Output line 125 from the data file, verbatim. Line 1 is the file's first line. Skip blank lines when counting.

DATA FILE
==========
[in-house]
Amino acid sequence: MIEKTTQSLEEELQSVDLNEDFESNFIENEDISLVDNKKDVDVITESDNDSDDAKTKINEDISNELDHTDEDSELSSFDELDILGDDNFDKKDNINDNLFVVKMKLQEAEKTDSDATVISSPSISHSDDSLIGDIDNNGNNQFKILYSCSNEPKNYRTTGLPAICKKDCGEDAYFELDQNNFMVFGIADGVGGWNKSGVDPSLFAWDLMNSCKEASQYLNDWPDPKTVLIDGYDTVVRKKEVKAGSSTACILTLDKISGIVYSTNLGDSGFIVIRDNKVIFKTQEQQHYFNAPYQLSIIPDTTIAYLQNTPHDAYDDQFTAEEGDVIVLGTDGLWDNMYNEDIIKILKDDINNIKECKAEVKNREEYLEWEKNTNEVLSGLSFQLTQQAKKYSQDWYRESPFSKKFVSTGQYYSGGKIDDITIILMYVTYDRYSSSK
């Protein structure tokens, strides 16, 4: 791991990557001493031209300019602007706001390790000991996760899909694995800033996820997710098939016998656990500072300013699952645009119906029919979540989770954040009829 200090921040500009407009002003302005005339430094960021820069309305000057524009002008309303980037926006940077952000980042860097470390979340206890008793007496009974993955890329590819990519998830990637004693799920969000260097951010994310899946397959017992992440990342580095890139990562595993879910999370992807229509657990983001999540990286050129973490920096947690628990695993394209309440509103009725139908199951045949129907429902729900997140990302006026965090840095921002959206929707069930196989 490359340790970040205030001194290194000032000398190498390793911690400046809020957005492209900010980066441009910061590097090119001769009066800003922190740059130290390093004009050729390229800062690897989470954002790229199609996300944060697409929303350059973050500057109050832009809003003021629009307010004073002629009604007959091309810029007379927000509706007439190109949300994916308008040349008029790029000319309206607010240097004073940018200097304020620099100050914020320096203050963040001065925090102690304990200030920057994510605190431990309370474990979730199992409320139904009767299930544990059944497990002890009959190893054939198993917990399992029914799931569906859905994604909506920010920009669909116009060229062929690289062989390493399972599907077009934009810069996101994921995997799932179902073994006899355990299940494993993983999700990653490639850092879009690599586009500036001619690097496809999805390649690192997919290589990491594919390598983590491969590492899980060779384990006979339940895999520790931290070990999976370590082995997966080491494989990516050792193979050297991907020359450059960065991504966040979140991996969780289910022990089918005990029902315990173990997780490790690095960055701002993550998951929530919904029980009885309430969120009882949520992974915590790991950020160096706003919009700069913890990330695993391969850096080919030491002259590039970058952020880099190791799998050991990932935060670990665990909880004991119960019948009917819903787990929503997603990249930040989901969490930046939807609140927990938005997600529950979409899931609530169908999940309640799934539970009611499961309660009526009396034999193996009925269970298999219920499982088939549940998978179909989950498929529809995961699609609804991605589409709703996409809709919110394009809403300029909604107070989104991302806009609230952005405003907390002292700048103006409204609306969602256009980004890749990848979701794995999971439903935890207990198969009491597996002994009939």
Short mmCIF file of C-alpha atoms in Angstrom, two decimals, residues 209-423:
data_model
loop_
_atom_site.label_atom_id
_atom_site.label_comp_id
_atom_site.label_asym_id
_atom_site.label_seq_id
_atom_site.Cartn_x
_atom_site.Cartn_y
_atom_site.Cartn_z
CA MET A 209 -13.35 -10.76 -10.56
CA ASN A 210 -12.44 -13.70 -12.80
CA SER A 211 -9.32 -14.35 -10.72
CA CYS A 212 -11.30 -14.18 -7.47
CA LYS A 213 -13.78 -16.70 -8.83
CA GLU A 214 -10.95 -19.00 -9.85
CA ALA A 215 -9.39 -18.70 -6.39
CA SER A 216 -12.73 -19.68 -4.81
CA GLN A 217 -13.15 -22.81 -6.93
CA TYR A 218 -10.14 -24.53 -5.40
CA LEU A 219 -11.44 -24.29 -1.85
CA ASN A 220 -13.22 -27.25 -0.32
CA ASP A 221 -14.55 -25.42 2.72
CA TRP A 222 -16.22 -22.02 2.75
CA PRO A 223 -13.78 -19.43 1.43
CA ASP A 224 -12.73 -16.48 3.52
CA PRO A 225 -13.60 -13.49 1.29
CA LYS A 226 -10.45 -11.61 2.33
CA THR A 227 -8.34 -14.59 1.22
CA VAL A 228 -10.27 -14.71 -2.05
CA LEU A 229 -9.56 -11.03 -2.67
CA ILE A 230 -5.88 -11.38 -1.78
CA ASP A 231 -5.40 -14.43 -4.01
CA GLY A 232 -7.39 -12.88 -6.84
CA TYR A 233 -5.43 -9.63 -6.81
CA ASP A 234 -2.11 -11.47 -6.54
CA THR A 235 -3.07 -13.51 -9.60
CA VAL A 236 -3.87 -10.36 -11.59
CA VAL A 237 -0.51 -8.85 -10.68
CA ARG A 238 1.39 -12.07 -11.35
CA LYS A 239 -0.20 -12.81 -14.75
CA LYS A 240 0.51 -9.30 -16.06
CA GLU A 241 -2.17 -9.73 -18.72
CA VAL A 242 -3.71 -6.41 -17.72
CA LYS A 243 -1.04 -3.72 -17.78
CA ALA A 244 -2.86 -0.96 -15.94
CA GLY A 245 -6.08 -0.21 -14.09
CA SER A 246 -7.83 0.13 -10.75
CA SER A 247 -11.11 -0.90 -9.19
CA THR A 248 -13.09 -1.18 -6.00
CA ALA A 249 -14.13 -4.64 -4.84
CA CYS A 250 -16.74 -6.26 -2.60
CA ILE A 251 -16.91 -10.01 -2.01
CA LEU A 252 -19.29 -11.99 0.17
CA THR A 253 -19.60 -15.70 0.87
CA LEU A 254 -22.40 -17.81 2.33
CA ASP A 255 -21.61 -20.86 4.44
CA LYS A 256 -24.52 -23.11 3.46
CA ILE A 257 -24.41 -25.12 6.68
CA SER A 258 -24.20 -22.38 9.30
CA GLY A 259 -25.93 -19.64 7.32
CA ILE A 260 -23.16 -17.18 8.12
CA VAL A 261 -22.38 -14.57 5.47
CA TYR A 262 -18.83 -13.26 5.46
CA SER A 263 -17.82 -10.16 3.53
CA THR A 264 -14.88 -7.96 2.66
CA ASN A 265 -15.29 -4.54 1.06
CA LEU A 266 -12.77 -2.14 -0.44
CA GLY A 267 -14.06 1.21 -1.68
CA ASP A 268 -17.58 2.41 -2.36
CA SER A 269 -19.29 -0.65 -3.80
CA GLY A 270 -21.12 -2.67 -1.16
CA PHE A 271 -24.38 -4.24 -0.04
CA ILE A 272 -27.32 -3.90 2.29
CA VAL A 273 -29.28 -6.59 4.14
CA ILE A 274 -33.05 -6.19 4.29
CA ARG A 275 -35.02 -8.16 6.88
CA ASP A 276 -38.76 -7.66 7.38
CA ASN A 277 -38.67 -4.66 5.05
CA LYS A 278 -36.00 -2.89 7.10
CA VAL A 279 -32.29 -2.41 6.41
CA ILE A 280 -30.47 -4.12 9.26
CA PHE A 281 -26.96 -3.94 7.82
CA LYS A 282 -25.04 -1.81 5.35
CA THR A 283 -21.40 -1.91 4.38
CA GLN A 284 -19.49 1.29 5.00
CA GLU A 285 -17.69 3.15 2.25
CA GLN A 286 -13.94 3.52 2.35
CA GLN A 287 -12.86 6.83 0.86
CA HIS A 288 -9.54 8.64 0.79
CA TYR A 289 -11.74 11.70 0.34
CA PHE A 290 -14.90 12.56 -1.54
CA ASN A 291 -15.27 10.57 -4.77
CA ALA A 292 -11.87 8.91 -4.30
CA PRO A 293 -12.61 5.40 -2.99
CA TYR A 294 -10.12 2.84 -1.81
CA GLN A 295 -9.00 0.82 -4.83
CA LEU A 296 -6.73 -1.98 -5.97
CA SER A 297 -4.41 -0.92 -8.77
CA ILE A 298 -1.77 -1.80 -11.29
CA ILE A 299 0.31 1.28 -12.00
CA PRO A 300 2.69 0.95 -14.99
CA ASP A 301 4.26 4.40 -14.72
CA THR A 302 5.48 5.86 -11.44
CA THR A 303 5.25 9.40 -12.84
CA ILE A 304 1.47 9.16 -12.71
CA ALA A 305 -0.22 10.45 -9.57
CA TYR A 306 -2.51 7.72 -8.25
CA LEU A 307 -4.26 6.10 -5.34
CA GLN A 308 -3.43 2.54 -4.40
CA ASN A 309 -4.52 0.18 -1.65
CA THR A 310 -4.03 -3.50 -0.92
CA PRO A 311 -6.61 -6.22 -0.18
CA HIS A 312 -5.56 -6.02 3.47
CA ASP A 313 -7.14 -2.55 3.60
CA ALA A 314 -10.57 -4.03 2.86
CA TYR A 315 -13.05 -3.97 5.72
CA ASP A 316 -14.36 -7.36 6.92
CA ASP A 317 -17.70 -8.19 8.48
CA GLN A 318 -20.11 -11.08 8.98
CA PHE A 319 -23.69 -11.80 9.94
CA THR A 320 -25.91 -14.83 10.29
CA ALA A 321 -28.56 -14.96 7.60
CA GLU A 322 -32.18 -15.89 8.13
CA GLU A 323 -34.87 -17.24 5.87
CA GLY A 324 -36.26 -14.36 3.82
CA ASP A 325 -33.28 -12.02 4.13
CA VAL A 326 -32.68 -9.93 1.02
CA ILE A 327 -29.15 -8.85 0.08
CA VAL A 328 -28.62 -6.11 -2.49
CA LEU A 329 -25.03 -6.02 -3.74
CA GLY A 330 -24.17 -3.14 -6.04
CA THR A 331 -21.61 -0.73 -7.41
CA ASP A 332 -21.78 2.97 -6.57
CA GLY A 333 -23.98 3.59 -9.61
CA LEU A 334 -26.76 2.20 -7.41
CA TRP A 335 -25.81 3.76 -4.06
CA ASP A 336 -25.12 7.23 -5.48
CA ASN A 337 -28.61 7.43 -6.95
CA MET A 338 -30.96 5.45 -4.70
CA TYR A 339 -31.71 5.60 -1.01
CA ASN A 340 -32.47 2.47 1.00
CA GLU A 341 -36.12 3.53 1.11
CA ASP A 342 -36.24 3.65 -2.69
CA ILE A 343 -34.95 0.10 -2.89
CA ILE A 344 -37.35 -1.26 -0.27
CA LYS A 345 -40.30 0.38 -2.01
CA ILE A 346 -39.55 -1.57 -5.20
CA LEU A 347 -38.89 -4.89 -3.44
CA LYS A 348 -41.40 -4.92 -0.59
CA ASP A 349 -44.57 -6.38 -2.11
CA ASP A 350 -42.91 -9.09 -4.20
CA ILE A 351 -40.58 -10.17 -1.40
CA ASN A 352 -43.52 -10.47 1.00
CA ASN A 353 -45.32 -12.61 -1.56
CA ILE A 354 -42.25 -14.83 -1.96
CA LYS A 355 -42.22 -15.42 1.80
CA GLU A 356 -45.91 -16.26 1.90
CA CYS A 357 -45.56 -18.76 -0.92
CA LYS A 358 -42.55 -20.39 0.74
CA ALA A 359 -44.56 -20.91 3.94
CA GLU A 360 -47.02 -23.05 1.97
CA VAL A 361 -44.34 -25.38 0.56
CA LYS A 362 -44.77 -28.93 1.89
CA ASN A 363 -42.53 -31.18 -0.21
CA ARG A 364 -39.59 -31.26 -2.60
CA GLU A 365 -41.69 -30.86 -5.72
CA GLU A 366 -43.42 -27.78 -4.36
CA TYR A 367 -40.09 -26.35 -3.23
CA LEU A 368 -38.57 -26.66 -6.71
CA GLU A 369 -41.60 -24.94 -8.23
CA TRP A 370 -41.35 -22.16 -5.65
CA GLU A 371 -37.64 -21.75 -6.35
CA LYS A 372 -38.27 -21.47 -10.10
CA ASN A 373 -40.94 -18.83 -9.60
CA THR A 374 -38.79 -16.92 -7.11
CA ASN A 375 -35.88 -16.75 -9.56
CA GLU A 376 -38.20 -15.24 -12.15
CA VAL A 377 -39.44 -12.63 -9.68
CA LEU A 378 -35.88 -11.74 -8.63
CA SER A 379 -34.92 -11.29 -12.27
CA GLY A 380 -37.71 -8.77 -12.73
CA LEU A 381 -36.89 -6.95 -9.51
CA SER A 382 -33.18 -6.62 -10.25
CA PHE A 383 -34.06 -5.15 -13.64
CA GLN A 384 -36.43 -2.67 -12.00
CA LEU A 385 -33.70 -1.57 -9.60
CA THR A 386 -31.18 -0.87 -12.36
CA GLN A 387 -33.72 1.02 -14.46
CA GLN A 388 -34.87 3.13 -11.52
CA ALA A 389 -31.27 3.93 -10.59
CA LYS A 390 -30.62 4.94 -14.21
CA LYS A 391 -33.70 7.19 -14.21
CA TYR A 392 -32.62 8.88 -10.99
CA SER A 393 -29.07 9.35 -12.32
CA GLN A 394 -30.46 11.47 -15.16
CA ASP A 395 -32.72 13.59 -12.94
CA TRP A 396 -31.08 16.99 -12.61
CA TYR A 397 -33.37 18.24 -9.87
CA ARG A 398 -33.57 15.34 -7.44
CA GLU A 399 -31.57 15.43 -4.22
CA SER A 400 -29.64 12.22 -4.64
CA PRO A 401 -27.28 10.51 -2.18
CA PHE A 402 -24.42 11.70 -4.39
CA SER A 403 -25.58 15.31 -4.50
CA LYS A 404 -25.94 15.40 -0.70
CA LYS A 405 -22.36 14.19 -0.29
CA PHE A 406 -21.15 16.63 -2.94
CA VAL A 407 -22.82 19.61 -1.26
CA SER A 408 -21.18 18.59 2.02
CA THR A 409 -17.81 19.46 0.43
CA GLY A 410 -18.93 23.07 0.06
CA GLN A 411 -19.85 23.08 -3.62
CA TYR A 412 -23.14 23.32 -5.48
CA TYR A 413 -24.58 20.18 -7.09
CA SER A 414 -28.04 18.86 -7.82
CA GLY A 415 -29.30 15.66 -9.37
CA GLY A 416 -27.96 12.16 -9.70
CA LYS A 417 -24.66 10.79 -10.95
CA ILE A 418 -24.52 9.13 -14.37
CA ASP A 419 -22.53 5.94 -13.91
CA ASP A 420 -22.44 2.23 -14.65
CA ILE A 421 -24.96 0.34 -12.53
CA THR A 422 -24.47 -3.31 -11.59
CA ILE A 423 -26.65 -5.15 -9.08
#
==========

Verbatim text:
CA THR A 320 -25.91 -14.83 10.29